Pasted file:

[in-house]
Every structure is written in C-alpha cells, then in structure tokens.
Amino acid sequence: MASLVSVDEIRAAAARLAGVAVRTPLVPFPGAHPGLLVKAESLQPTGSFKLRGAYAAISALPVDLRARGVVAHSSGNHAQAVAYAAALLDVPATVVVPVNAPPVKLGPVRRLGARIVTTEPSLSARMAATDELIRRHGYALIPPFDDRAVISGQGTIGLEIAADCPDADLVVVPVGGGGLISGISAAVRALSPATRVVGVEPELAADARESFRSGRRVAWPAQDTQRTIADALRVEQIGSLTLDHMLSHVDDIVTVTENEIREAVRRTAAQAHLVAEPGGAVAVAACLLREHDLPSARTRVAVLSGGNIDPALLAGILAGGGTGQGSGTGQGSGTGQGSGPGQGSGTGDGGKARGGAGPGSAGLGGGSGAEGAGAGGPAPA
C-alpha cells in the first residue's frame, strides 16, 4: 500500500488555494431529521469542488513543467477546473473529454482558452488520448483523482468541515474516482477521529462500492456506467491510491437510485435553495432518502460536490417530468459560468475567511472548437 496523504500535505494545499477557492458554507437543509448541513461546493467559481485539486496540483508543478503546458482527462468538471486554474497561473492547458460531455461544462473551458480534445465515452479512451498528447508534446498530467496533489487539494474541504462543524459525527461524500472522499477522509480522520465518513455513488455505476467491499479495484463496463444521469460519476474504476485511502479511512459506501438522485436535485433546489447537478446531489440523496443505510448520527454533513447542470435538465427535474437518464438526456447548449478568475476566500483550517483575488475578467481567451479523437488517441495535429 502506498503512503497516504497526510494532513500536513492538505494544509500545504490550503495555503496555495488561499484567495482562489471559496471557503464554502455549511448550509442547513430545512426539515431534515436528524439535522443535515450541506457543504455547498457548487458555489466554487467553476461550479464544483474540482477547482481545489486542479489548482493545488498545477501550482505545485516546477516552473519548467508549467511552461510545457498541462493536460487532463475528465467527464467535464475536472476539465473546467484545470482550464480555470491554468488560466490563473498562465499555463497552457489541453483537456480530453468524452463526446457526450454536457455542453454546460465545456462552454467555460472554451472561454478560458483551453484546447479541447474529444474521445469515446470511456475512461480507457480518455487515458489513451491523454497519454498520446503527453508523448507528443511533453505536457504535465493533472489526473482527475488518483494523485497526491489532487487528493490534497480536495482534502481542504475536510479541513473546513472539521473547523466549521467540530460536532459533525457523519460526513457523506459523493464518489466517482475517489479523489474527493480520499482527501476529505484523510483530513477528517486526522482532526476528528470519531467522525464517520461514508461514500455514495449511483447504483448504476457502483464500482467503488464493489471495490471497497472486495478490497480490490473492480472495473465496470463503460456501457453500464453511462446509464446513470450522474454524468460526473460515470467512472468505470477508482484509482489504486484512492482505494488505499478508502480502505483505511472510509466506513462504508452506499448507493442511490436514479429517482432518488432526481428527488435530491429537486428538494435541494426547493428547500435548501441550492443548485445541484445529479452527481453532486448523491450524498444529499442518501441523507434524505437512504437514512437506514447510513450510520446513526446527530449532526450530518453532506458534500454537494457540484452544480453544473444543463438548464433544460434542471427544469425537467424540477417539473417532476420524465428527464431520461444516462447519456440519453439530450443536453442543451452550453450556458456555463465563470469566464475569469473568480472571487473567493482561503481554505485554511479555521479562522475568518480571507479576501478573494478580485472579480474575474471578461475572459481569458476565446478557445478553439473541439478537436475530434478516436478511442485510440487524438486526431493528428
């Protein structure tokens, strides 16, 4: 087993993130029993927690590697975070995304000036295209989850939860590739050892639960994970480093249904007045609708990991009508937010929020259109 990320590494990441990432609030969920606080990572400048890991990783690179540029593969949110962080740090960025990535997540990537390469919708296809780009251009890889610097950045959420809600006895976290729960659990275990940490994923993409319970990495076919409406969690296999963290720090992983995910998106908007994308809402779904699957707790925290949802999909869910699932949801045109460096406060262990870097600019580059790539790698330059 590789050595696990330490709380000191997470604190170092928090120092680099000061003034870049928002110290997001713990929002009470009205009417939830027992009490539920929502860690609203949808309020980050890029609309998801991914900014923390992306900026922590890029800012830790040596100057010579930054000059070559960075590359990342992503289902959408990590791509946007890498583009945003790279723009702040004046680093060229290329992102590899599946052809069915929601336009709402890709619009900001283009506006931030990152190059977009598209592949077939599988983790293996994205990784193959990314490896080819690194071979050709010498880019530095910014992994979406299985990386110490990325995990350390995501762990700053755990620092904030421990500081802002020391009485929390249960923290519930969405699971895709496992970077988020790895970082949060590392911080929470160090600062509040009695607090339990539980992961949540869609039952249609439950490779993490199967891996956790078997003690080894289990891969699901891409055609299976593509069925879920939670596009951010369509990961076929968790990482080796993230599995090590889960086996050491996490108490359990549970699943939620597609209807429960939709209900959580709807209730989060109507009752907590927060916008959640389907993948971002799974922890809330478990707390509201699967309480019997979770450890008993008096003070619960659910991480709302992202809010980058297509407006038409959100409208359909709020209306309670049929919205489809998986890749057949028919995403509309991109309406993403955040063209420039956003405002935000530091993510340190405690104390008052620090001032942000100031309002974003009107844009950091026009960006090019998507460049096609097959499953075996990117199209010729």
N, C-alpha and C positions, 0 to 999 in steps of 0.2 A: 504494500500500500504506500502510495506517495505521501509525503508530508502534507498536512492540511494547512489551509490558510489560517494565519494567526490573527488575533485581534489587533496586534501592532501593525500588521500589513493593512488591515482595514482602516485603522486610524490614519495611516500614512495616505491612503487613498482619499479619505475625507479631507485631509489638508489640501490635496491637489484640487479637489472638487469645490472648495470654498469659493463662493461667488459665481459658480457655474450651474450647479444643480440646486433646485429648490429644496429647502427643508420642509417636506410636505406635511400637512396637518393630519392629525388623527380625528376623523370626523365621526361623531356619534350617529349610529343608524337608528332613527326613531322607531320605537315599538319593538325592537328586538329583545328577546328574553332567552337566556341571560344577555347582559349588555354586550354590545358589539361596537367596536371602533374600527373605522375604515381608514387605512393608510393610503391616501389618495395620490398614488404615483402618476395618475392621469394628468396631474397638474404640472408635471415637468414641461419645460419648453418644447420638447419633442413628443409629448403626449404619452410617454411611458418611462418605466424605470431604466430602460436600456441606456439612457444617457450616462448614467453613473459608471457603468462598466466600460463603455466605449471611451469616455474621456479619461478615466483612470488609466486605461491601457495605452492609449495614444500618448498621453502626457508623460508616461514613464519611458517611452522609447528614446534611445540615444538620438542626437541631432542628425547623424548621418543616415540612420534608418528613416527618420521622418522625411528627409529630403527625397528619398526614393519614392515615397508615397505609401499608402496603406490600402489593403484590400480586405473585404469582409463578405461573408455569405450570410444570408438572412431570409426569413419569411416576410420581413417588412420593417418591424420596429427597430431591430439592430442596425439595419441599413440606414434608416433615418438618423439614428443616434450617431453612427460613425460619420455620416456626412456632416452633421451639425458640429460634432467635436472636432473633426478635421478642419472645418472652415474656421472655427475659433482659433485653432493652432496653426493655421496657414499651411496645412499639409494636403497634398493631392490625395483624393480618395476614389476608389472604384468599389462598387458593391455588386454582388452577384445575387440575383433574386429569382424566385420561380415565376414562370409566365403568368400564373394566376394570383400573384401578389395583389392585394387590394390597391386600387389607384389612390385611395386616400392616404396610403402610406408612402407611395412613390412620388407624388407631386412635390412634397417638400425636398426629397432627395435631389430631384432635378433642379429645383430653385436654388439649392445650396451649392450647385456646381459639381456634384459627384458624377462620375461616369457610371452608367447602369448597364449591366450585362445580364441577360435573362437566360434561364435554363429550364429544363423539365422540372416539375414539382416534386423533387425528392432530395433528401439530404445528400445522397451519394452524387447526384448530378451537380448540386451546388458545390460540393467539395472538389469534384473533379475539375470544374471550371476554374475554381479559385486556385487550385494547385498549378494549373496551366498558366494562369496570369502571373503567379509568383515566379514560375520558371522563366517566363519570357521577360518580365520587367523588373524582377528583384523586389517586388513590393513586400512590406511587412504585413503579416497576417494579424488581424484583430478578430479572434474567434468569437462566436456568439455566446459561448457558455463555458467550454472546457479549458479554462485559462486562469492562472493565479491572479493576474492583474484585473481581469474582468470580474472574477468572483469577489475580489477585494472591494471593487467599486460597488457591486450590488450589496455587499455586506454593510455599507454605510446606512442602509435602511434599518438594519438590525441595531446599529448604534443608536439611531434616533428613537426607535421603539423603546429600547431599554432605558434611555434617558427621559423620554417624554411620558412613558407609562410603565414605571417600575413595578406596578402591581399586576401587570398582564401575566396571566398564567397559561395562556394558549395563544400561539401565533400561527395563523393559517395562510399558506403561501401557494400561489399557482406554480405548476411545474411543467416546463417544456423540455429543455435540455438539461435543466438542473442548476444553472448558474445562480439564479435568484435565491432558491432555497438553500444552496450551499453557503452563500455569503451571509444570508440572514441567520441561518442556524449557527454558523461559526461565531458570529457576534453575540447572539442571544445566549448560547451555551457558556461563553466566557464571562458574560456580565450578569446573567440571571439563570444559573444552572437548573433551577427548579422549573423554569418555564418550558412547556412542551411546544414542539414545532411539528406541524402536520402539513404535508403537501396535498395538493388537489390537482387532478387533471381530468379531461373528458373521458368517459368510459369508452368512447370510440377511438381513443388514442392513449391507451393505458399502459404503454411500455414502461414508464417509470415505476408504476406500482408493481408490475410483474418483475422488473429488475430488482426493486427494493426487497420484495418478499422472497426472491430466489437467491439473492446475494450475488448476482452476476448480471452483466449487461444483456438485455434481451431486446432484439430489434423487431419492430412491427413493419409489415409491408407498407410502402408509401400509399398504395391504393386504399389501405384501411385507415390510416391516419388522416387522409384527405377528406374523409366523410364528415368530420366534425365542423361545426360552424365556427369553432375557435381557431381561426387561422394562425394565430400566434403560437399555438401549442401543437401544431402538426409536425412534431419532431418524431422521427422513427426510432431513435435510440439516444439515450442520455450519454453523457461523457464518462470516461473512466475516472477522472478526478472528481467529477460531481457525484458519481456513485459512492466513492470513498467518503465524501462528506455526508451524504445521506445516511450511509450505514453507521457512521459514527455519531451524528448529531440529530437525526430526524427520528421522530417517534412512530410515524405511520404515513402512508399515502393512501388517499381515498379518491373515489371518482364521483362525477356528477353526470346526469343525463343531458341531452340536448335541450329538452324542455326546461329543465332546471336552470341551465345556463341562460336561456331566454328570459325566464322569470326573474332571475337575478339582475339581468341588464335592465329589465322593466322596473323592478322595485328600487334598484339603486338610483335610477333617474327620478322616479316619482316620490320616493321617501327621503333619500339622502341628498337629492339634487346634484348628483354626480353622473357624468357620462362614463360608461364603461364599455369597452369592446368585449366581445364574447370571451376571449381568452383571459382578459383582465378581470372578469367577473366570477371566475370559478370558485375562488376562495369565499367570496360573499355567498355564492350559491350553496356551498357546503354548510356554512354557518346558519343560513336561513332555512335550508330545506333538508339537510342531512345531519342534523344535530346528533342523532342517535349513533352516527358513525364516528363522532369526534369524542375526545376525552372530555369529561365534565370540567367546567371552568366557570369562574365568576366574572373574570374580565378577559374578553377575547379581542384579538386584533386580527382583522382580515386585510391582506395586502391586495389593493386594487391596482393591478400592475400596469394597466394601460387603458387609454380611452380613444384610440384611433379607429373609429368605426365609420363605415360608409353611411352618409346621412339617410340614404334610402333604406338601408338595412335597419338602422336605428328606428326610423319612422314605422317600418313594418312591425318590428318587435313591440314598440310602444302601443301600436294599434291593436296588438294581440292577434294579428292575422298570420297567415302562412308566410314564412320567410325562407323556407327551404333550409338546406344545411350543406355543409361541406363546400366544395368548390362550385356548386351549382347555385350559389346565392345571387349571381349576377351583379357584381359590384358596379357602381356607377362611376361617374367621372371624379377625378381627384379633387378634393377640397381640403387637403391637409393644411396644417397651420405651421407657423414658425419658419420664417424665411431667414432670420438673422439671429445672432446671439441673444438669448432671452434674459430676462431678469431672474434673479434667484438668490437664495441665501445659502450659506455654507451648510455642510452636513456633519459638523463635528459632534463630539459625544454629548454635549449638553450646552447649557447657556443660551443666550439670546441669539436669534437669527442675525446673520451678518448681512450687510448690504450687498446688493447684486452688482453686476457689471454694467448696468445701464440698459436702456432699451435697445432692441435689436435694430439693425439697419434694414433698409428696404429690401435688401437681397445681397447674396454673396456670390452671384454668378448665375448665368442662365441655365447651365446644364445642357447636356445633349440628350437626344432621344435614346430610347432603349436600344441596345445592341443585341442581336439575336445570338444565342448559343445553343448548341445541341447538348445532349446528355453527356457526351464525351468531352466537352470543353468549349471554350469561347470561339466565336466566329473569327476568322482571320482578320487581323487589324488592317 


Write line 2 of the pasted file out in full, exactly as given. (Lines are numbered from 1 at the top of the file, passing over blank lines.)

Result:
Every structure is written in C-alpha cells, then in structure tokens.